Advertisement

Defense nominee James Mattis disagrees with Trump on Russia

“I think right now the most important thing is that we recognize the reality of what we deal with.”

President-elect Donald Trump shakes hands with retired Marine Corps Gen. James Mattis as he leaves Trump National Golf Club Bedminster clubhouse in Bedminster, N.J., Nov. 19, 2016. CREDIT: AP Photo/Carolyn Kaster
President-elect Donald Trump shakes hands with retired Marine Corps Gen. James Mattis as he leaves Trump National Golf Club Bedminster clubhouse in Bedminster, N.J., Nov. 19, 2016. CREDIT: AP Photo/Carolyn Kaster

President-elect Donald Trump’s Secretary of Defense nominee, James Mattis, doesn’t see eye-to-eye with him on Russia. During his confirmation hearing on Thursday before the Senate Armed Services Committee, Mattis took a confrontational position on Russia that sharply differed from the president-elect’s affable courtship of Vladimir Putin, the Russian president.

Referring to Russia’s invasion and annexation of Crimea in Ukraine, and the Russian government’s atrocities in Syria, Sen. John McCain (R-AZ) asked Mattis what should be done.

“What do you think we ought to do about Russia, General Mattis? Do you think we ought to maybe have sanctions against Russia or basically sit by as we have for the last couple years and watched their aggression?” McCain asked. “Should we ignore the lessons of history in our relationship with Vladimir Putin, and what should we be doing?”

Mattis replied that he believed it was important for the United States to “defend ourselves” against Russian attempts to break up the NATO alliance.

Advertisement

“History is not a straight jacket, but I’ve never found a better guide for the way ahead than studying the history,” Mattis said. “Since Yalta, we have a long list of times we’ve tried to engage positively with Russia. We have a relatively short list of successes in that regard. And I think right now, the most important thing is that we recognize the reality of what we deal with, with Mr. Putin, and we recognize that he is trying to break the North Atlantic alliance, and that we take the steps, the integrated steps, diplomatic, economic, and military and the alliance steps, the working with our allies, to defend ourselves where we must.”

You can watch the full exchange below:

Mattis’ views on Russia seem to go against the president-elect’s, as well as other members of his team. Trump has bragged that he would “get along very well with Putin” and called Russian President Vladimir Putin “very smart.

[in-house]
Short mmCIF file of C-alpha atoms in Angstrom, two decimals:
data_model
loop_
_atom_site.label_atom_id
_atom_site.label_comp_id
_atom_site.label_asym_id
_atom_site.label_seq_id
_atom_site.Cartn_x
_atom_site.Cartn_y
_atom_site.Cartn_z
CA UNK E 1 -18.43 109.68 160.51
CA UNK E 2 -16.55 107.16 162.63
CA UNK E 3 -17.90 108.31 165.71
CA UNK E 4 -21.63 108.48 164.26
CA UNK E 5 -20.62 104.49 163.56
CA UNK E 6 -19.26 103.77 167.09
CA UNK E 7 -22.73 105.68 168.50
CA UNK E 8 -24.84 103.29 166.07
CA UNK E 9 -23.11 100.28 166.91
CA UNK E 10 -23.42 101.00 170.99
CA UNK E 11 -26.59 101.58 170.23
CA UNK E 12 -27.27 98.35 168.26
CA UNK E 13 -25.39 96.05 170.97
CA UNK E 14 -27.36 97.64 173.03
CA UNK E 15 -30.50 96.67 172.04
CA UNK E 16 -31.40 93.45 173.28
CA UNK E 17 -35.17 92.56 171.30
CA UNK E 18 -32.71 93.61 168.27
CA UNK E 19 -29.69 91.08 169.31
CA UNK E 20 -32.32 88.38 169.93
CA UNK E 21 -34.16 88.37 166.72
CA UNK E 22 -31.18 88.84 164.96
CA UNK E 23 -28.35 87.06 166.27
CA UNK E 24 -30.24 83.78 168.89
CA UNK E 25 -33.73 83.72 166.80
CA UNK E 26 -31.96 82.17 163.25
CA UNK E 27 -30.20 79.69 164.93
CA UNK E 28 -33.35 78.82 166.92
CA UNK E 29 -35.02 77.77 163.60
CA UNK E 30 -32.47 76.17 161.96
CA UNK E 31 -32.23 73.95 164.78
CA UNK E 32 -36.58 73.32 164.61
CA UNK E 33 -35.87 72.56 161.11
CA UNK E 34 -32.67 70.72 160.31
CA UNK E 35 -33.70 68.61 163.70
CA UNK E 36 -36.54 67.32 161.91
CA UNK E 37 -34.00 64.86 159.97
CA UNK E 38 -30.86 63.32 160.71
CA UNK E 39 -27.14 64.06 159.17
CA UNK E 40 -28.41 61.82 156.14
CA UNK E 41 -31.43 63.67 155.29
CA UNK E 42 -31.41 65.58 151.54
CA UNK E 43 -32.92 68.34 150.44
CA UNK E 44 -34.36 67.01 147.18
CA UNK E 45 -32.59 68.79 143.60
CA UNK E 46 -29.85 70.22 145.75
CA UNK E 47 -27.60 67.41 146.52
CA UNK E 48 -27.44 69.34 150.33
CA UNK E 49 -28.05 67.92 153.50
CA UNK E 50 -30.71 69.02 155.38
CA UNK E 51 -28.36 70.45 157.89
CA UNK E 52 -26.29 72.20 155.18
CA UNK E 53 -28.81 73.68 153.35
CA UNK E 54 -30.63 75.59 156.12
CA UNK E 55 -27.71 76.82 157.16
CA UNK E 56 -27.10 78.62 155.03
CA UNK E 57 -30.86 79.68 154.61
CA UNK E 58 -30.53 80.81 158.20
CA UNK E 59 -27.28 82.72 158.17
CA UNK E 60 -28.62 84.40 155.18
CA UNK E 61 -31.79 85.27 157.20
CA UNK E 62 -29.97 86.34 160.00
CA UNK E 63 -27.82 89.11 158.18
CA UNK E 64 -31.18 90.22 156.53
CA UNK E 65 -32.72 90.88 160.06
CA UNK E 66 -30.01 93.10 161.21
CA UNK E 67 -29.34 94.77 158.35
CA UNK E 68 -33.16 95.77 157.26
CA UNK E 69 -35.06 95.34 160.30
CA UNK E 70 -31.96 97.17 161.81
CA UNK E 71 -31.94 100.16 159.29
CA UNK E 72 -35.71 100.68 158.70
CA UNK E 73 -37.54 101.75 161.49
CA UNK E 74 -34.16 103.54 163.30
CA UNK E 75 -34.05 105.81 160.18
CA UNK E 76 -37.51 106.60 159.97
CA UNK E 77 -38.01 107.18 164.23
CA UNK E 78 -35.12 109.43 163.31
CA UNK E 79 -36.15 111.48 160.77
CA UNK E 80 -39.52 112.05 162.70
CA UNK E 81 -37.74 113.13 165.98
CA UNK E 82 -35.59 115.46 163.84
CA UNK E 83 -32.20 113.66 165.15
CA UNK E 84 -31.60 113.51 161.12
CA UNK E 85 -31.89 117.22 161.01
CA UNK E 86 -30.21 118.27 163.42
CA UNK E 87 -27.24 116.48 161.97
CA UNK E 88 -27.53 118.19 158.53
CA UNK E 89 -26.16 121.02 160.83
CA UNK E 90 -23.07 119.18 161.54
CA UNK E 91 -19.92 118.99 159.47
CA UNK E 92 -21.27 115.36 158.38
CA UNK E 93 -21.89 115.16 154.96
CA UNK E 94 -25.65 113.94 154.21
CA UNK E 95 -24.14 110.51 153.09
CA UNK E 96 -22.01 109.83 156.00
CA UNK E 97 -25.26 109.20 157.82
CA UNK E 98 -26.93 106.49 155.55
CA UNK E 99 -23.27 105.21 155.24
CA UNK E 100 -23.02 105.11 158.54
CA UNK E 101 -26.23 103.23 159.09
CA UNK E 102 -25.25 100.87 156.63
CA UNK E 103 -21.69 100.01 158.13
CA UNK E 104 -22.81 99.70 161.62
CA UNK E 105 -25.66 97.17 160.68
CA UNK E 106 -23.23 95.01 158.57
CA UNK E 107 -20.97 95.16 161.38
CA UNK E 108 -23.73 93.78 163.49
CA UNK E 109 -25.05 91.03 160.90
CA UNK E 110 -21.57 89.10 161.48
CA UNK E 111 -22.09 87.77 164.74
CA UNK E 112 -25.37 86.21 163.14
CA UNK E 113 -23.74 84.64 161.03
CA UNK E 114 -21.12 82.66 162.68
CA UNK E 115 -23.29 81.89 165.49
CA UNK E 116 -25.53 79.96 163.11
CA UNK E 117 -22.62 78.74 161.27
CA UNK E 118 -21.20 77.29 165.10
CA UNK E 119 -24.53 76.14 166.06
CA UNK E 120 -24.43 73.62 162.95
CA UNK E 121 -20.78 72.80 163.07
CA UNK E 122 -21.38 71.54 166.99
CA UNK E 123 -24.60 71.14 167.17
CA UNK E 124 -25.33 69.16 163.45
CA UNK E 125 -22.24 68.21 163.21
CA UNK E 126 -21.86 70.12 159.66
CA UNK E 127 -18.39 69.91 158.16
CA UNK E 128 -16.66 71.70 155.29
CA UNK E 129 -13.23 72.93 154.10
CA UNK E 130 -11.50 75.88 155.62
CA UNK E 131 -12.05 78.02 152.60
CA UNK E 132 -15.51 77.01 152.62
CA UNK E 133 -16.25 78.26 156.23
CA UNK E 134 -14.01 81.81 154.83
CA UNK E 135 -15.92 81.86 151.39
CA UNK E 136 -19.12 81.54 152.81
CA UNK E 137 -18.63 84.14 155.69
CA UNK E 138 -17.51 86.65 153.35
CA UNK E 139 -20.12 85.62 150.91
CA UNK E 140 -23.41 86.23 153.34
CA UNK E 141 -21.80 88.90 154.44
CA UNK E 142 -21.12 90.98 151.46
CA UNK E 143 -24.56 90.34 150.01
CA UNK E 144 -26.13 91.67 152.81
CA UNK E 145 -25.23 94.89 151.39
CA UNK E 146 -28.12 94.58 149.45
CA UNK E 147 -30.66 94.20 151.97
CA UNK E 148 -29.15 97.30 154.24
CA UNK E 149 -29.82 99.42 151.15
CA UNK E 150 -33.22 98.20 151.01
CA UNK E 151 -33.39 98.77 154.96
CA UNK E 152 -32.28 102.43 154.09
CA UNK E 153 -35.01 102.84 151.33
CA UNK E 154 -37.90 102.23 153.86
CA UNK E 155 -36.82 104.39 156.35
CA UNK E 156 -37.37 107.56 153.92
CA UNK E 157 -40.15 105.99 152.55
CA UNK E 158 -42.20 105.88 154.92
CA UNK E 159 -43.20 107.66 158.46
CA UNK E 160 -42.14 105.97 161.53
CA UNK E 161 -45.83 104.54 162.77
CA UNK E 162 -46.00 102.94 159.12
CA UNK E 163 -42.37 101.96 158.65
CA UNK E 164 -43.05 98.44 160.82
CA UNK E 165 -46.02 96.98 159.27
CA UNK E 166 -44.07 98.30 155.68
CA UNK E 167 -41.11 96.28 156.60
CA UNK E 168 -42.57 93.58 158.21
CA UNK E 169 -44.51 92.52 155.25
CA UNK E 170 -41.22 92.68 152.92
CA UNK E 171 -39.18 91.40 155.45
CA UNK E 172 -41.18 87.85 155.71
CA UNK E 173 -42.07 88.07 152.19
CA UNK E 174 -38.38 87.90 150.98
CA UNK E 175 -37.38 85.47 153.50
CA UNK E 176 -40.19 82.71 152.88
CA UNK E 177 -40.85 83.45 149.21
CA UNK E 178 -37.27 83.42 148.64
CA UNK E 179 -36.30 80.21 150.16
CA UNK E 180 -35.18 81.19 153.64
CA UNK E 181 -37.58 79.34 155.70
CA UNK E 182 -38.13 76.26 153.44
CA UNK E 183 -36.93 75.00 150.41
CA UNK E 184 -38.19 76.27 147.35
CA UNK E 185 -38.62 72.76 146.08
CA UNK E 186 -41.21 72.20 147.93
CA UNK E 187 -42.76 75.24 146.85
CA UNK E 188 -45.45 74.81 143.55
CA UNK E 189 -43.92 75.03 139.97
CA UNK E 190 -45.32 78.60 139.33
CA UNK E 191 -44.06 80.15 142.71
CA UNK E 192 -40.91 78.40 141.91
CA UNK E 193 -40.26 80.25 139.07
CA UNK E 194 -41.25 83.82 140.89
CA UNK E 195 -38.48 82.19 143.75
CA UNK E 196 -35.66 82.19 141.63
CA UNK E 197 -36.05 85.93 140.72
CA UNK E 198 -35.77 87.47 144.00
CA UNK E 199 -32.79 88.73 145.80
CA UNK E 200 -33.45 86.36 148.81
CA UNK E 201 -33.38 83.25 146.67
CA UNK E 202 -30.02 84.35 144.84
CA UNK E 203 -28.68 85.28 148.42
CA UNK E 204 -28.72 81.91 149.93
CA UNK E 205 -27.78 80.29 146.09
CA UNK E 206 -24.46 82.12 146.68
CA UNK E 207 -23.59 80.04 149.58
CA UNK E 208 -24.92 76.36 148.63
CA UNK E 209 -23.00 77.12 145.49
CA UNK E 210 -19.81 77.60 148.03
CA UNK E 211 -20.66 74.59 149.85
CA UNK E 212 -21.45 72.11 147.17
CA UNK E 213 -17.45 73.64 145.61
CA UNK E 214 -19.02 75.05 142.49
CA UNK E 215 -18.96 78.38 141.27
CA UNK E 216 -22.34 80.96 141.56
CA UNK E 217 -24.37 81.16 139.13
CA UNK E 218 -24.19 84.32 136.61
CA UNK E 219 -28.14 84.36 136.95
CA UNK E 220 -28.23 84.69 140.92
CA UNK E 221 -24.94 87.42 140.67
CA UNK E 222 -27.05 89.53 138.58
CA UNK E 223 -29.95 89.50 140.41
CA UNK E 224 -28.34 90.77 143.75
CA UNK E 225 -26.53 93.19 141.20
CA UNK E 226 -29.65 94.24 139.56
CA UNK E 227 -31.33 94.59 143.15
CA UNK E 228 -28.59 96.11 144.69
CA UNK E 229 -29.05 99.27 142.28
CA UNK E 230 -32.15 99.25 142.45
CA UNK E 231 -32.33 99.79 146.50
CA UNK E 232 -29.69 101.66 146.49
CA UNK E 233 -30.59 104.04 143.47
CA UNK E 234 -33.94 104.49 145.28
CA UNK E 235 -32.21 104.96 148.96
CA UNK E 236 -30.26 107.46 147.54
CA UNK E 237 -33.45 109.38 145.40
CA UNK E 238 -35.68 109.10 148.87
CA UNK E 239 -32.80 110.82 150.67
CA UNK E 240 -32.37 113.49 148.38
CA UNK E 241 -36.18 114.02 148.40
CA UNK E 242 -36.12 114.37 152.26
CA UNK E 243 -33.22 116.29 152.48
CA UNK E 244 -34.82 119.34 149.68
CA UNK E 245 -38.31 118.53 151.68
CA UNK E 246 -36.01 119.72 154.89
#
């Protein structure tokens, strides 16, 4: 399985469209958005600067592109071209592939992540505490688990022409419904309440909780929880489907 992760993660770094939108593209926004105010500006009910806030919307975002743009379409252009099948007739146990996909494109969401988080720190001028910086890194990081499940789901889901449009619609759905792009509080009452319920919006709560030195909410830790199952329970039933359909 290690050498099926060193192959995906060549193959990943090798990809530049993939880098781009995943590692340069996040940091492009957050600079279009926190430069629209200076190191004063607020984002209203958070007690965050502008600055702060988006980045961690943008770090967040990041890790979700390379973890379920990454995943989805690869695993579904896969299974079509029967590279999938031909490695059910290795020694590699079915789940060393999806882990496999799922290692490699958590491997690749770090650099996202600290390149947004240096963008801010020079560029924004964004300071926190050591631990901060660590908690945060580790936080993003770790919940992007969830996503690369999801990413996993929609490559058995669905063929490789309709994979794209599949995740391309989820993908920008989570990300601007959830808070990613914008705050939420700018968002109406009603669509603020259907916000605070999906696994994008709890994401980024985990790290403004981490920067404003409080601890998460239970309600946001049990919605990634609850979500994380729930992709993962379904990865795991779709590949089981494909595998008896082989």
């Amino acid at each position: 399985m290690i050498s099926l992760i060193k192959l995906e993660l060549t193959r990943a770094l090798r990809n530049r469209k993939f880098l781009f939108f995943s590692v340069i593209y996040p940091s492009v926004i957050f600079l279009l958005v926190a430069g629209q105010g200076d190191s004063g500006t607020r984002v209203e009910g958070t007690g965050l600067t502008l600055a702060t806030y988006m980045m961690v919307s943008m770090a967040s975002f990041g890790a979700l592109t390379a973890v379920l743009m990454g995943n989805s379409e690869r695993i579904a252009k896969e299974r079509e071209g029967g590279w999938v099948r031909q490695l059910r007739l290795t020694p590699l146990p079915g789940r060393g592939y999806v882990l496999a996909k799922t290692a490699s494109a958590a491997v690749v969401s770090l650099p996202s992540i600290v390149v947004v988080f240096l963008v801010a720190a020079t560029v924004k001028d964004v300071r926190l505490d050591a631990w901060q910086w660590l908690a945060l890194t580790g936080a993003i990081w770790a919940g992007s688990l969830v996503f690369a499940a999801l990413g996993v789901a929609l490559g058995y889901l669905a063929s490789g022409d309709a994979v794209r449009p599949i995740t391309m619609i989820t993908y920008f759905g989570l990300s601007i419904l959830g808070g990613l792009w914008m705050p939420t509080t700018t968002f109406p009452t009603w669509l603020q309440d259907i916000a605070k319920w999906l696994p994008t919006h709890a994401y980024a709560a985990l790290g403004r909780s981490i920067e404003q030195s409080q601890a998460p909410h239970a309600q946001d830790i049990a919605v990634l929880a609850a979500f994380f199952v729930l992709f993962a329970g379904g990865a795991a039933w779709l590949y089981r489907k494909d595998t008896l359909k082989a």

During the campaign, he told Russian state-owned RT that he wants a better relationship with Russia. “If we can get along with Russia, that’s very good,” he said.

Advertisement

Russian Deputy Foreign Minister Sergei Ryabkov confirmed after the election that Russian officials were in contact with Trump team members during the campaign. Trump has refused to say whether a recent CNN report that intelligence officials briefed him on classified documents revealing that Russia has “compromising personal and financial information” on him is true.

Trump’s Secretary of State nominee Rex Tillerson, who testified before the Senate Foreign Relations Committee on Wednesday, refused to call Putin a war criminal and did not say whether he would favor sanctioning Russia for cyberattacks on the United States. Tillerson also dodged questions on his role as the CEO of ExxonMobil in lobbying against sanctions on Russia after its invasion of Ukraine.

Michael Flynn, Trump’s pick for National Security Advisor, has been similarly warm towards Russia. In December, Bloomberg reported that Flynn worked with “a man once convicted of trying to sell stolen biotech material to the Russian KGB espionage agency.” In December 2015, Flynn spoke at the tenth anniversary dinner celebration of Russian state-owned media company RT, and has refused to answer whether he was paid for doing so.

But in his Thursday confirmation hearing, Mattis suggested that the international order was under attack from Russia and told McCain that he agrees there should be a permanent U.S. military presence — not just a base — in the Baltics. In recent months, Baltic nations such as Estonia and Latvia have become increasingly fearful of Russian invasion.